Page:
Identifying the age when kids can appreciate the purpose of practice
I feel like quite the broken record these days, endlessly reminding my kids that the best way to get better at something, from singing to swimming, is to practice. The more times you do a cartwheel, for example, the more your brain can reinforce the nuances that make on cartwheel more successful than the previous, requiring less concentration for future attempts. Of course, while I’ve gotten a lot of practice talking about how this works, the quick “I know, Daddy” replies make me wonder if my efforts are having much effect. If I stopped with the supposed pep-talks about persevering, would the kids ever come to these conclusions themselves?
A study from Australia looked at that idea from the perspective of children’s ages. They wanted to know if there was a developmental threshold for kids to understand that practicing skills could benefit them in the future. Or, even if they didn’t get it on a conscious level, would they still try to practice without being specifically told to do so?
The experiment started with a single child and three games. Each game required some specific motor skills to play, and the kids were told that they’d be tested one specific game in the near future with the chance to win stickers if they did well. They were then shown to another room where three replicas of the first games were waiting. At that point, the kids were left to their own devices for five minutes, knowing they’d soon be headed back to the first set of games for their test. With all these elements in place, the question was then which replica game each kid would choose to spend their time on.
Building skills at age four versus six
As you might expect, six- and seven-year-olds showed the most interest in preparation for their upcoming test. While all the replica games were inspected, older kids spent more time playing with the replica that corresponded to the test game later. When asked about this explicitly afterwards, these kids all seemed aware of their choices, and how they expected to do better as a result. To really drive the deliberate nature of their plans home, these kids could generally give solid definitions of what practicing is and why someone would do it, undoubtedly making their parents’ day in the process.
Understanding that preparing for a challenge with practice was a sensible option scaled with each kid’s age. Five-year-olds played with the game that would help them practice the skills they needed more than the others, but they couldn’t consciously elaborate on why, claiming that the game was selected for other reasons. Four-year-olds missed the setup entirely, showing no preference for the game that they’d be tested on. This gradient didn’t really surprise researchers, as it fits with other child development milestones like metacognition and episodic foresight, wherein a child can imagine specific outcomes based on a given scenario.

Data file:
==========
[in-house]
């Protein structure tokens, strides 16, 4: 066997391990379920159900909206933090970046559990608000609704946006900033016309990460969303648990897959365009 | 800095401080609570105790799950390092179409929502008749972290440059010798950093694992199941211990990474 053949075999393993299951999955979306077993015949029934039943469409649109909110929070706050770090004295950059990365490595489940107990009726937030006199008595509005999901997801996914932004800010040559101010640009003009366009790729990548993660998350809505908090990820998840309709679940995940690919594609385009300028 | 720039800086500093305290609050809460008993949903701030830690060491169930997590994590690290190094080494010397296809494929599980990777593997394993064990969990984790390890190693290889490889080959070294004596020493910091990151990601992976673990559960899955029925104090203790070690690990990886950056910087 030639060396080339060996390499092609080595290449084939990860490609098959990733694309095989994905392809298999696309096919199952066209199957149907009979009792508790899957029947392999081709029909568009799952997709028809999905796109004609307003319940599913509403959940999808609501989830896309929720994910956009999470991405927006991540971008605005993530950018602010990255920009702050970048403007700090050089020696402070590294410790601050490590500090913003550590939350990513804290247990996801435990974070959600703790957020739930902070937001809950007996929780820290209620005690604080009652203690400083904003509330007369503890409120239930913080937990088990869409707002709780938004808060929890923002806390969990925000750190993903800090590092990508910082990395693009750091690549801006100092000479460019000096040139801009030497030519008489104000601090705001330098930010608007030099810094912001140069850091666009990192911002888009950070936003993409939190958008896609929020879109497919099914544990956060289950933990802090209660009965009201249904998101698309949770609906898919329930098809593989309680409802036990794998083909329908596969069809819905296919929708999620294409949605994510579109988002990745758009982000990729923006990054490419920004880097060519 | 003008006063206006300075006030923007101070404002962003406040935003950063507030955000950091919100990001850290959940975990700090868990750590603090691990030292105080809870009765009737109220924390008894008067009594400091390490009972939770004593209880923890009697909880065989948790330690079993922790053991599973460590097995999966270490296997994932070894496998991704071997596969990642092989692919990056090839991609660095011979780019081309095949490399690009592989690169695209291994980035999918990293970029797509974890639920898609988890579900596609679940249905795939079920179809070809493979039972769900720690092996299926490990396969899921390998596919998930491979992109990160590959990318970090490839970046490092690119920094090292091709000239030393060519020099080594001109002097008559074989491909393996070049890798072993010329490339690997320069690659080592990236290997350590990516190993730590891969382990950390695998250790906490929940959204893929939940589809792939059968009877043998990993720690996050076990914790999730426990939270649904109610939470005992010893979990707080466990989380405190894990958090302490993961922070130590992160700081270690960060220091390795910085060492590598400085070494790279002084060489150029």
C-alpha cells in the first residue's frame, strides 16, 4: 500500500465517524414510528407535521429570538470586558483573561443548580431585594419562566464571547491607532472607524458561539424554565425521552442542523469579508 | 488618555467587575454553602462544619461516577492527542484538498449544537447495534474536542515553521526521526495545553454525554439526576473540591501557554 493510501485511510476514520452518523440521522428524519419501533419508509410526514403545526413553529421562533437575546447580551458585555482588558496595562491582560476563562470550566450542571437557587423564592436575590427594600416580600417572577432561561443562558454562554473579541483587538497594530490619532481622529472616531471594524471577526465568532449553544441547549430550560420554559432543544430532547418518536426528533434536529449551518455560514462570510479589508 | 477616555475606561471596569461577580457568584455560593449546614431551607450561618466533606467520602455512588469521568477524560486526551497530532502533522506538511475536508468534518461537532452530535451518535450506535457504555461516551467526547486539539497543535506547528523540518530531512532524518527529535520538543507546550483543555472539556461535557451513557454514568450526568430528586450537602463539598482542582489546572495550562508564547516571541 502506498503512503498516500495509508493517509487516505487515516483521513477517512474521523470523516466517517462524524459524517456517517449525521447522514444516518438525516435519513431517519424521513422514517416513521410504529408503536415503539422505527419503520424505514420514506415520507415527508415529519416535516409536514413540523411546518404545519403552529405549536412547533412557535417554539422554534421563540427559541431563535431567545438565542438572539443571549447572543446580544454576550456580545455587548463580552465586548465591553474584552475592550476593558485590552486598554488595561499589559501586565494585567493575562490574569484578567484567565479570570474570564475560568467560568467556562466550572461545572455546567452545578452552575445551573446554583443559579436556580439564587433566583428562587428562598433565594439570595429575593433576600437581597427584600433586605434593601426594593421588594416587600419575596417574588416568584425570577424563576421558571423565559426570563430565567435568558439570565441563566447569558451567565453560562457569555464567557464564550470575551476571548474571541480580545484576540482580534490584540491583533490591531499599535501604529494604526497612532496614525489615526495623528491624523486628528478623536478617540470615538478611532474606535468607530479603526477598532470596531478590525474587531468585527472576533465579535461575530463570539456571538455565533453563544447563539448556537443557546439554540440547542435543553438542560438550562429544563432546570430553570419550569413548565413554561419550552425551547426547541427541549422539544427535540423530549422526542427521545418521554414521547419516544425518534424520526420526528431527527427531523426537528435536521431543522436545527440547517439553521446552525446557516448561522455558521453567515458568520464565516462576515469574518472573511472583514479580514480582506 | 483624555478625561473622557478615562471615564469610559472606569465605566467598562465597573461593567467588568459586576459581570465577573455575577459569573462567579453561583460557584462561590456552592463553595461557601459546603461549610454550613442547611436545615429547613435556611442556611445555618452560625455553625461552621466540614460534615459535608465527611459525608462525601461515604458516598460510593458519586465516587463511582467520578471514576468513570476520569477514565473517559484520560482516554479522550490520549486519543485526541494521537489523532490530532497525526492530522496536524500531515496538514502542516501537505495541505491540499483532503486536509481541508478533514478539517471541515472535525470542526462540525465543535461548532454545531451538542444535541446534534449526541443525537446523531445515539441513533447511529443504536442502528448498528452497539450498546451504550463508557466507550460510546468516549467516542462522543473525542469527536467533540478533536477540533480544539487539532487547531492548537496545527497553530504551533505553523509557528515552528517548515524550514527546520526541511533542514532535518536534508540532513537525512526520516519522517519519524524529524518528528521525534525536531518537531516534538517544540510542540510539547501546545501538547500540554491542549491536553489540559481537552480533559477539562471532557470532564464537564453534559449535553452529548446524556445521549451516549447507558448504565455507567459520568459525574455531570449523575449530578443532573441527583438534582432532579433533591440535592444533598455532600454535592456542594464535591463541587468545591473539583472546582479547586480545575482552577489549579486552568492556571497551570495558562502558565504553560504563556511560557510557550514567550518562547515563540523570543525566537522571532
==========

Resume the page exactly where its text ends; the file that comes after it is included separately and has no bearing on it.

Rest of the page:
Confirming behavior patterns most parents and teachers are aware of may not be terribly sensational, but it should help educators design tasks and challenges that are better suited to young kids. Talking about future goals may not be the best strategy with a four-year-old, but a lesson or activity for six-year-olds should be fine.
My third grader said: Maybe the five-year-olds really didn’t understand practice. Maybe they picked the right game because the scientists were using the best toy and the kids just liked it more.
That’s a pretty fair concern, and presumably the experiment could be designed where the designated “test game” was picked at random for each child so that one game wouldn’t stand out over all the others in every trial. Along those lines, I wonder if the act of an authority figure simply pointing out which game would be tested primed the five-year-olds’ interest, making it stand out to them for reasons they didn’t really understand.
Then again, when I asked my own four-year-old about practice before he heard this story, he was able to say that it was “doing something so that you get better at it,” which means younger kids can get the concept, or at least listen carefully enough to have an idea about it.
Source: Starting at age 6, children spontaneously practice skills to prepare for the future, Science Daily